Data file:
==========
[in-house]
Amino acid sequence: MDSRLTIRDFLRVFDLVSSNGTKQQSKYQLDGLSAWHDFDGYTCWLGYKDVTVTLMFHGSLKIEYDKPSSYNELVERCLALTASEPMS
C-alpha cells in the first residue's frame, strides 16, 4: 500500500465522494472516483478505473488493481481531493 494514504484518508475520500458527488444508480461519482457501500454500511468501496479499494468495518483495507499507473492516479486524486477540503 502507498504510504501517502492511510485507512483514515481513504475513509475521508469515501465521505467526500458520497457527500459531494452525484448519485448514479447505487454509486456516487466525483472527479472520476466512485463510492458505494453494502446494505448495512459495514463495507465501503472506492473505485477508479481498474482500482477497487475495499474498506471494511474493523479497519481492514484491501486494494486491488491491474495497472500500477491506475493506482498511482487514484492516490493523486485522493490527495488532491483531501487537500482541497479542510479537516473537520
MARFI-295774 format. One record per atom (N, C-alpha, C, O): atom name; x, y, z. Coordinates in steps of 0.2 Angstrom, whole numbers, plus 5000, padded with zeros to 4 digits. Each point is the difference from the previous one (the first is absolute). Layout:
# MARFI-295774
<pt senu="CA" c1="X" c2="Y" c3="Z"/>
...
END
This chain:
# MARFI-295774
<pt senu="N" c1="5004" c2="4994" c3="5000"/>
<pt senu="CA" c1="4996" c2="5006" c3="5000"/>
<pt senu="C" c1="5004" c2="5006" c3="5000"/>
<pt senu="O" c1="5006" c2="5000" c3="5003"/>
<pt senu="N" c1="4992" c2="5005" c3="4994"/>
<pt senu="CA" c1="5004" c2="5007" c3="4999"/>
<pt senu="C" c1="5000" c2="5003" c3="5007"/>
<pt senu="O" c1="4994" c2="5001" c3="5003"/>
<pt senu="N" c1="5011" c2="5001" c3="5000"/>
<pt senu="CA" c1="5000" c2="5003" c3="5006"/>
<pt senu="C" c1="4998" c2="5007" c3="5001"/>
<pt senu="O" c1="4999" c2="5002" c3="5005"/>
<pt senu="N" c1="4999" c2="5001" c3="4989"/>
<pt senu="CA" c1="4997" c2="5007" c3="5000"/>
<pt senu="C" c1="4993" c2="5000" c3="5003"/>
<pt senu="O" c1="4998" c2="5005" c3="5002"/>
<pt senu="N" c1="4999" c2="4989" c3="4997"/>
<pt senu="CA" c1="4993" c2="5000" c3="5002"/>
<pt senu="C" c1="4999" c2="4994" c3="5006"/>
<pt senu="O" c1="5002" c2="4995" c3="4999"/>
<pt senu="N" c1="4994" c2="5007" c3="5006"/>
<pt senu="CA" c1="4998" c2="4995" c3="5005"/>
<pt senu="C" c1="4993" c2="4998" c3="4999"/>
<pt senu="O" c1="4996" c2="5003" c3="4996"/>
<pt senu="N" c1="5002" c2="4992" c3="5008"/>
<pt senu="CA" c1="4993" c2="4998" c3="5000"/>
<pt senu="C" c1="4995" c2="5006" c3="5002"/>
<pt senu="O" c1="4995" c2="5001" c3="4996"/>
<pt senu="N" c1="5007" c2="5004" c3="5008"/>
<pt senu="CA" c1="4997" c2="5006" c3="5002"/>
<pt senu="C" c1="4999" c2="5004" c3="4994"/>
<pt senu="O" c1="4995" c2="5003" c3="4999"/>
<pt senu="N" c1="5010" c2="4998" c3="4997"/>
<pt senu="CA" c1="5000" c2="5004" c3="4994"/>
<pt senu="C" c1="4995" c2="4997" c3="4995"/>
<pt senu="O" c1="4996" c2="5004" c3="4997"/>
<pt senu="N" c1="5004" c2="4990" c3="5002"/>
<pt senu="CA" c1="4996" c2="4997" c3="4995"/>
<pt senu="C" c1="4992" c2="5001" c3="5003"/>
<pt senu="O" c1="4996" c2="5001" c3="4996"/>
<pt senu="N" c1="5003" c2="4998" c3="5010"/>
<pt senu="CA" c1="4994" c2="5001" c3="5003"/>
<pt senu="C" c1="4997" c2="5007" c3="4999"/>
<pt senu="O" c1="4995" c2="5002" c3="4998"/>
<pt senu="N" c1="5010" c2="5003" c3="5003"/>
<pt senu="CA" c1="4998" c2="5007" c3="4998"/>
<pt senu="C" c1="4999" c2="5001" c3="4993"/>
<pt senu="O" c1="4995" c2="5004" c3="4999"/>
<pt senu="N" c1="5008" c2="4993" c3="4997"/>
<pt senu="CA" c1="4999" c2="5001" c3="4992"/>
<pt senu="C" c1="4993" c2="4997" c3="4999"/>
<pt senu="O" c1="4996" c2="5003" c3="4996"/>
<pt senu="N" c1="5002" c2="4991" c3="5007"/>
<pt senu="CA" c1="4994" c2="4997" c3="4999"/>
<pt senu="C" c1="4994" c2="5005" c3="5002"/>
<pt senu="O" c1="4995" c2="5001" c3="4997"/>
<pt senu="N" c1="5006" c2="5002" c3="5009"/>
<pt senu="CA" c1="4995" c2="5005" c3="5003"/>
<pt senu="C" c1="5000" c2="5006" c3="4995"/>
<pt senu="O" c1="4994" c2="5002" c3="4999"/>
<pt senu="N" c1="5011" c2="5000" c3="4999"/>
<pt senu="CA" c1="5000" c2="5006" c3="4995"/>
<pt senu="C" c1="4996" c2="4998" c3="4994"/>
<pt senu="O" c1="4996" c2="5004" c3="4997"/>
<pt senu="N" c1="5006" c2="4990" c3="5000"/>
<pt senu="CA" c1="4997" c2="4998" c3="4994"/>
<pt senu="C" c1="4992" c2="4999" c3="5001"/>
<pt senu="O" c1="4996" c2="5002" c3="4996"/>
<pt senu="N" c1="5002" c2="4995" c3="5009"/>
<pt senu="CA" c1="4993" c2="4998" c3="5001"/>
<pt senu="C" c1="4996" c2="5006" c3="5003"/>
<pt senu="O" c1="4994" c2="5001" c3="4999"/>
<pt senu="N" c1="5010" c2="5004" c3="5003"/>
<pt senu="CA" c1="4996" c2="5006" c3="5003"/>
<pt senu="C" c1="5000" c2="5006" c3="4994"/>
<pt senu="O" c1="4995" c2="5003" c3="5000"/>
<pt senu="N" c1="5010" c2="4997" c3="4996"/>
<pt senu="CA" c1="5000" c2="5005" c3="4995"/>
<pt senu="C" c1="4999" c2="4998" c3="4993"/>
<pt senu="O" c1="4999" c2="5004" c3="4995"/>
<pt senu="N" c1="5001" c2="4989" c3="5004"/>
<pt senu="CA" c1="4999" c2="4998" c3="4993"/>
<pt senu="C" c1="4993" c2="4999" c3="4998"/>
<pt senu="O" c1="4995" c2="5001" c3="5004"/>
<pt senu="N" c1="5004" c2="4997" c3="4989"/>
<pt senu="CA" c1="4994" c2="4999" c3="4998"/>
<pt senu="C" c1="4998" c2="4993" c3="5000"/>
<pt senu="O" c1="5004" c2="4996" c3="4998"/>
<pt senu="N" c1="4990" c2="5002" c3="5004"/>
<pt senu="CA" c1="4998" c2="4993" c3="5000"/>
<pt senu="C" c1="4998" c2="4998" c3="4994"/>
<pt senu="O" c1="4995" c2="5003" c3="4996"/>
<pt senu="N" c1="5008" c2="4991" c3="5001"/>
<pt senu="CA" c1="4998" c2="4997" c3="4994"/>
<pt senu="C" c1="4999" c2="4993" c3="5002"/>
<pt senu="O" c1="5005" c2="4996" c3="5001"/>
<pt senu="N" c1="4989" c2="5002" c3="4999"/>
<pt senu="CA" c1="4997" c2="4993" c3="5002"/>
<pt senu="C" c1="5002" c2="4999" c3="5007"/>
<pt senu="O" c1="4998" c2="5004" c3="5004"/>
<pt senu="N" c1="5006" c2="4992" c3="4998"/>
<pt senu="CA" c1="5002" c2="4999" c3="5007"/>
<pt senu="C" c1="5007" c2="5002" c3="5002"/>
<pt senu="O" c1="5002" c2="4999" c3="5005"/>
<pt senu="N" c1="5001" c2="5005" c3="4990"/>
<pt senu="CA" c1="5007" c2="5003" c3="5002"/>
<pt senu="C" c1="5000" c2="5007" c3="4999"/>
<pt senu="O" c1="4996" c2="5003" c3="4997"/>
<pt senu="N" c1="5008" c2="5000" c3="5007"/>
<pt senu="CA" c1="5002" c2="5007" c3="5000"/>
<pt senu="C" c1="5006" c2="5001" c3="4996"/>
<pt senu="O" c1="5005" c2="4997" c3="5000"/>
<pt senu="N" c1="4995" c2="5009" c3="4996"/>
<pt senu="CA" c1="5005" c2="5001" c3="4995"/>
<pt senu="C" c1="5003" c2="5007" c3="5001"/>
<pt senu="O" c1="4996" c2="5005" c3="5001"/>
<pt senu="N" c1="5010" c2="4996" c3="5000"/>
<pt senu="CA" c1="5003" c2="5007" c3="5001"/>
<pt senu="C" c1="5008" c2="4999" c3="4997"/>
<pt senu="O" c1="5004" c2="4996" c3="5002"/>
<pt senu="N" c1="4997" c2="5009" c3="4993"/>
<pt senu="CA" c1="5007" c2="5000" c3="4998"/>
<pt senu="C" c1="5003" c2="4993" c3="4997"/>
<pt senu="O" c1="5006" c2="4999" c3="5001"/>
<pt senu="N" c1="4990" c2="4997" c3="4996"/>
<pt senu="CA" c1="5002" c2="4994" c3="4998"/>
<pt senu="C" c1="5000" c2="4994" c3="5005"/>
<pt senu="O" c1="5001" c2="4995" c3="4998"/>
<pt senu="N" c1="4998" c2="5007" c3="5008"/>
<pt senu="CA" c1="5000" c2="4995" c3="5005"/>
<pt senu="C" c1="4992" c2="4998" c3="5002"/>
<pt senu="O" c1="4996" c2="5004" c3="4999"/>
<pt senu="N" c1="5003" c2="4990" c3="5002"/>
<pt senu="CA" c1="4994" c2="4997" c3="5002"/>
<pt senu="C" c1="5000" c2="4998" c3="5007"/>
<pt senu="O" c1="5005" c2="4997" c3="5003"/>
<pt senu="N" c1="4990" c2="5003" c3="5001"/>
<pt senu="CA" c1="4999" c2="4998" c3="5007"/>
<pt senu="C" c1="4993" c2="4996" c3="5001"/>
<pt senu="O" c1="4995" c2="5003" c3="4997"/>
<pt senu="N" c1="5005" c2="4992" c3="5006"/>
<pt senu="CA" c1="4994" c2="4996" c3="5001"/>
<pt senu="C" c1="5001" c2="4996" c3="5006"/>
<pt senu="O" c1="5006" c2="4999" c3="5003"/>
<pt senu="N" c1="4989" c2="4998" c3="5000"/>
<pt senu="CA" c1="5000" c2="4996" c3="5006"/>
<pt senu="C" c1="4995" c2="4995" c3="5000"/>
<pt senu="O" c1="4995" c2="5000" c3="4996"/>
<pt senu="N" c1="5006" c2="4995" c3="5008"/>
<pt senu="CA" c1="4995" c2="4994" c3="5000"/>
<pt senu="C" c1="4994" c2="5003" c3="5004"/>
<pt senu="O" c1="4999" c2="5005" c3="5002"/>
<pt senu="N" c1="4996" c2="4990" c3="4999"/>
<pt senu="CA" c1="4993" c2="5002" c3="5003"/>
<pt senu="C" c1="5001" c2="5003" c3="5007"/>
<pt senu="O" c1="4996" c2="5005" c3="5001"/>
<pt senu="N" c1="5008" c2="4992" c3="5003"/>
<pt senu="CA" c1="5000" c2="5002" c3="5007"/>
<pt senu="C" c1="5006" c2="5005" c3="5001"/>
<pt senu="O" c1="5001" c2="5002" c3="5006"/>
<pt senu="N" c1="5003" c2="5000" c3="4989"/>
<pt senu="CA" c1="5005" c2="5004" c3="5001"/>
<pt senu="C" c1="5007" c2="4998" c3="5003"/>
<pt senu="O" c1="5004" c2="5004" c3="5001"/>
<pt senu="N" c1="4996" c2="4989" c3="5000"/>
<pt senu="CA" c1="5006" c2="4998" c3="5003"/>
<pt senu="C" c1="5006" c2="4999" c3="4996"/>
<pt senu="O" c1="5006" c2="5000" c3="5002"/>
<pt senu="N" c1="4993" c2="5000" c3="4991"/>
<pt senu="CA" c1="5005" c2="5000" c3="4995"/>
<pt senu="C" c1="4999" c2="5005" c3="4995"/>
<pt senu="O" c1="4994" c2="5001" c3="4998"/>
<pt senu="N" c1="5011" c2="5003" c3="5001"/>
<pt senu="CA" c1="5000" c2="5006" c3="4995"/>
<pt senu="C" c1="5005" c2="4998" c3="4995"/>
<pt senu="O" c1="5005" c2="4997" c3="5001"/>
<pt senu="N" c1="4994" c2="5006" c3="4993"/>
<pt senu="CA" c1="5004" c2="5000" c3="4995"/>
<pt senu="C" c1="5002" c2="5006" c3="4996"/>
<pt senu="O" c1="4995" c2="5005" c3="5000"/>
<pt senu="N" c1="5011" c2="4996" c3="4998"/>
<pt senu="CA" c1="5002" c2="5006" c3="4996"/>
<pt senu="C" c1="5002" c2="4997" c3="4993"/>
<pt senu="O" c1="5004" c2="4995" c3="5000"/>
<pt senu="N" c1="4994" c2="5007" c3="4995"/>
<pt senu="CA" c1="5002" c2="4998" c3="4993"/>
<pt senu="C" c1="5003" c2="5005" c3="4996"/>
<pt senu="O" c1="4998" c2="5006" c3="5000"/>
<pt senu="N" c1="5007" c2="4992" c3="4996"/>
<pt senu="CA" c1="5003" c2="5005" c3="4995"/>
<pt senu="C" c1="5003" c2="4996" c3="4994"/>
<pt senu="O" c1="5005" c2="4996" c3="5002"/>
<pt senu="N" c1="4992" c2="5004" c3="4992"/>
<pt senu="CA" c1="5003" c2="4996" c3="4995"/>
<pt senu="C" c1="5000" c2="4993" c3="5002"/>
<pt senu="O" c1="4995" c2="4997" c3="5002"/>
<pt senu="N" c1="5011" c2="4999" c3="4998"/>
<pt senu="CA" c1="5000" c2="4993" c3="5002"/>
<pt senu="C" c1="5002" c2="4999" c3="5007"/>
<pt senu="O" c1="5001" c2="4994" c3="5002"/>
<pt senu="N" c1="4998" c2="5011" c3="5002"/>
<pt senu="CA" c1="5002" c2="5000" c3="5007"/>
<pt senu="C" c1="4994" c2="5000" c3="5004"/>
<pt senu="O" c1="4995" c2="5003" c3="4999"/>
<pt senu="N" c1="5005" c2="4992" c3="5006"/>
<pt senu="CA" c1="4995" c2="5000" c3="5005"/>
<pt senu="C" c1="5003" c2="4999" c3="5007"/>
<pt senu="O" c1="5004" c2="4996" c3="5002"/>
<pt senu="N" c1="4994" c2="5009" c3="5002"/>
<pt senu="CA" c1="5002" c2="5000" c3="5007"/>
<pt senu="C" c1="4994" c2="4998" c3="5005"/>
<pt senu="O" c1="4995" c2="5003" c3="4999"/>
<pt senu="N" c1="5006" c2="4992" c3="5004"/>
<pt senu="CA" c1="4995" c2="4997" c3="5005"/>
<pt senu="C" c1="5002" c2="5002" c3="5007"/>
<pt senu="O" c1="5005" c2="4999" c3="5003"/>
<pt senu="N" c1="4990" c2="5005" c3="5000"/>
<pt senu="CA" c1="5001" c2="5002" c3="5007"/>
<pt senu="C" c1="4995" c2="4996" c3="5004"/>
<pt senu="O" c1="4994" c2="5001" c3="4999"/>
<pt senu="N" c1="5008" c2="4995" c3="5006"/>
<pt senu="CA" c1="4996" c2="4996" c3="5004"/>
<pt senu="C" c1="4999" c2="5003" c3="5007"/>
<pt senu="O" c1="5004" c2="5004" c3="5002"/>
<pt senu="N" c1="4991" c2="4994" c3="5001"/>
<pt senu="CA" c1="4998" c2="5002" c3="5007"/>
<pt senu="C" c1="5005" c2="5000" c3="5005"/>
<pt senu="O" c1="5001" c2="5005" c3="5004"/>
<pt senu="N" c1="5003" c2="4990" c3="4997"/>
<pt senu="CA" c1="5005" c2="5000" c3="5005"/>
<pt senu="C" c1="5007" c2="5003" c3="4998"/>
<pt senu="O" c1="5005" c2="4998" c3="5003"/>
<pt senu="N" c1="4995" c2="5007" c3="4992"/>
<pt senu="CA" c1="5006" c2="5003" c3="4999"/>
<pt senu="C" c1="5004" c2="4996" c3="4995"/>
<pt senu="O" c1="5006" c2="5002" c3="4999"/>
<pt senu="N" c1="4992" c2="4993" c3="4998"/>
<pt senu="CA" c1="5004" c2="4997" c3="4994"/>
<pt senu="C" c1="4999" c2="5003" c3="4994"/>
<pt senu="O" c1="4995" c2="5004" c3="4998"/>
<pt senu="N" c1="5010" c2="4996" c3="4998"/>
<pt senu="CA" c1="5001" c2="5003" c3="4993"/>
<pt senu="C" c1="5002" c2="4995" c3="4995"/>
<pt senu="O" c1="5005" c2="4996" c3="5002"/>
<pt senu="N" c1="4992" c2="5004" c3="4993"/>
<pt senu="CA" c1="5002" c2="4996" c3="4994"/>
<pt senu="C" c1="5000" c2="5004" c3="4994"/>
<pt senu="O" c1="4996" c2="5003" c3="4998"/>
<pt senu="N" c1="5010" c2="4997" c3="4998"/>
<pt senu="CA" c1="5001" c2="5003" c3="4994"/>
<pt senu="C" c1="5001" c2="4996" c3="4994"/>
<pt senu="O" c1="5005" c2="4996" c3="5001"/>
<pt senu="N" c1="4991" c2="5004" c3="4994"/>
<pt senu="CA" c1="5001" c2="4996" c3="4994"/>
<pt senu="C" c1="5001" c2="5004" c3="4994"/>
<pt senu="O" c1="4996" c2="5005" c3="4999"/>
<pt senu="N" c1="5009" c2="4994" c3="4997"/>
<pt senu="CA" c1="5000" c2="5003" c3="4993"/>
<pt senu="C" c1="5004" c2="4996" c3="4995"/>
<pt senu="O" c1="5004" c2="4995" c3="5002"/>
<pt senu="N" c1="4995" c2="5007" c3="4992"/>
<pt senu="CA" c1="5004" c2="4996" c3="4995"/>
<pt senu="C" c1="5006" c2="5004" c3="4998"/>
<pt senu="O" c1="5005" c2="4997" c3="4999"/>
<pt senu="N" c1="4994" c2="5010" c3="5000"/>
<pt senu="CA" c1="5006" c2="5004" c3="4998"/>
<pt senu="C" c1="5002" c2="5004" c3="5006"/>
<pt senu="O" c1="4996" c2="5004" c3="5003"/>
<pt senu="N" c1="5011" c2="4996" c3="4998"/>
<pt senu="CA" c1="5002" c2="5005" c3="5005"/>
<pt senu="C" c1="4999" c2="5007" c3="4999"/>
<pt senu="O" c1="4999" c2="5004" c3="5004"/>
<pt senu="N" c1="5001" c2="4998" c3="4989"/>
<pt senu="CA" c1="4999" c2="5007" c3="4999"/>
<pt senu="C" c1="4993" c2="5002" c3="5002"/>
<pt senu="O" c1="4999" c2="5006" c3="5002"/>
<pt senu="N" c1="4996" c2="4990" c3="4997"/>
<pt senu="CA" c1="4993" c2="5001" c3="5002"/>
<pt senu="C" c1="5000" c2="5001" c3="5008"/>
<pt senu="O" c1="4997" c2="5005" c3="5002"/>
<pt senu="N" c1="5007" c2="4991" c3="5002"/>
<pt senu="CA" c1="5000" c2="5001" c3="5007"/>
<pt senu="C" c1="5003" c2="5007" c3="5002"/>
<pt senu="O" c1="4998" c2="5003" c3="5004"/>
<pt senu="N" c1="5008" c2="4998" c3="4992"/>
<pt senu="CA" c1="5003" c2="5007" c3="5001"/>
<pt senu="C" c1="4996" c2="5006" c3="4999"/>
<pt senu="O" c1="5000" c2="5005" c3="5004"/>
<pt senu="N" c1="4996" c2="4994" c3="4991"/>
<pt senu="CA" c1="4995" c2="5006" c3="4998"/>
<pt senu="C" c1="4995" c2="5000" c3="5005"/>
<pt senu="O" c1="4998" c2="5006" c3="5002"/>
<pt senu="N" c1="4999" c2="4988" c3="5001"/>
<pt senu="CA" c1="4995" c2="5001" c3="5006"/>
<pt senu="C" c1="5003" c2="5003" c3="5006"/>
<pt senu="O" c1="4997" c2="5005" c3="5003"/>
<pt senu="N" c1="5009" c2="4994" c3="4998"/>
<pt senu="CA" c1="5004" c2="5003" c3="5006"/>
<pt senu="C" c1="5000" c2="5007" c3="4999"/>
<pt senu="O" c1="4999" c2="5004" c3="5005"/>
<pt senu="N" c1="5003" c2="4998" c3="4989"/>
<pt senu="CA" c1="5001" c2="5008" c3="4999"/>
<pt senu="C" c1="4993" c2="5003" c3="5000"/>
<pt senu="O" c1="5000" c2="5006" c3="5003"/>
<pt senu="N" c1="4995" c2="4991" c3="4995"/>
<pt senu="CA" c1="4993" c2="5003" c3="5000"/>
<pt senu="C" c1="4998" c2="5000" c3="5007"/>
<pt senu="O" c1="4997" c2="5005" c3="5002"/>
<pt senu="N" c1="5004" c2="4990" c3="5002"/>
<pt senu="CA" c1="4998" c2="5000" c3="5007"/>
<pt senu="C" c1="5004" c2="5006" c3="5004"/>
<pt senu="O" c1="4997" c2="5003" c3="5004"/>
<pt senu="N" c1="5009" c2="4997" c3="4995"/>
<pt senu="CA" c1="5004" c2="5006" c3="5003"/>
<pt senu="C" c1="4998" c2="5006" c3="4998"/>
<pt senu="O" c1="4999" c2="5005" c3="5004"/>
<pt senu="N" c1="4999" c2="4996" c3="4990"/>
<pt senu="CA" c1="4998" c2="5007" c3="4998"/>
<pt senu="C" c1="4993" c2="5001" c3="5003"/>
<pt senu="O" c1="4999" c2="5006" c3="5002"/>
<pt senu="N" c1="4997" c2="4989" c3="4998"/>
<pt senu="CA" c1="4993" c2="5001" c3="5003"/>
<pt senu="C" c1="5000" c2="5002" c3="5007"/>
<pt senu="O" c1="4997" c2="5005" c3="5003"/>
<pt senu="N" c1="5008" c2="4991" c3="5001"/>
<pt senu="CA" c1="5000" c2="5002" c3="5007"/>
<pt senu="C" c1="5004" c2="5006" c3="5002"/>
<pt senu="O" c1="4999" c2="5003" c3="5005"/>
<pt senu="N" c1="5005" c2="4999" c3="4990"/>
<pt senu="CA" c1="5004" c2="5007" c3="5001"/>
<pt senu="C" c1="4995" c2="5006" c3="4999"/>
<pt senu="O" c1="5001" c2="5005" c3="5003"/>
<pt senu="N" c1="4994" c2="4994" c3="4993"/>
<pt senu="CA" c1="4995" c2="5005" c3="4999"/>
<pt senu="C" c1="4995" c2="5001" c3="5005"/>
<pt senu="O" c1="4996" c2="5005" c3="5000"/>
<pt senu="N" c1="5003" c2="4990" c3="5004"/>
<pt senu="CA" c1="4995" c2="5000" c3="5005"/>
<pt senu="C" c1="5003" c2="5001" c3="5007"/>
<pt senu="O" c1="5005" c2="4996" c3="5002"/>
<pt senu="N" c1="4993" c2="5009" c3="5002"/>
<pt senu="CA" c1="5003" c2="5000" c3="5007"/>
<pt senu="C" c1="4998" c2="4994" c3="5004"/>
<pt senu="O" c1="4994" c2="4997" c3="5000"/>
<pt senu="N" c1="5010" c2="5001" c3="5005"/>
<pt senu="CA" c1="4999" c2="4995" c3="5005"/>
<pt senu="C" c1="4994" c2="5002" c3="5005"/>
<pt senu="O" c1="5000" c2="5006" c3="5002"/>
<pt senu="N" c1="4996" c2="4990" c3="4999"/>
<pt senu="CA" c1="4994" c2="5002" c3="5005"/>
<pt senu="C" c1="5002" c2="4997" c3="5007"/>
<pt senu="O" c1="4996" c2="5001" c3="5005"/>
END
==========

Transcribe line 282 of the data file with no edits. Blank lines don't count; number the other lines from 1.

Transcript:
<pt senu="O" c1="4999" c2="5004" c3="5004"/>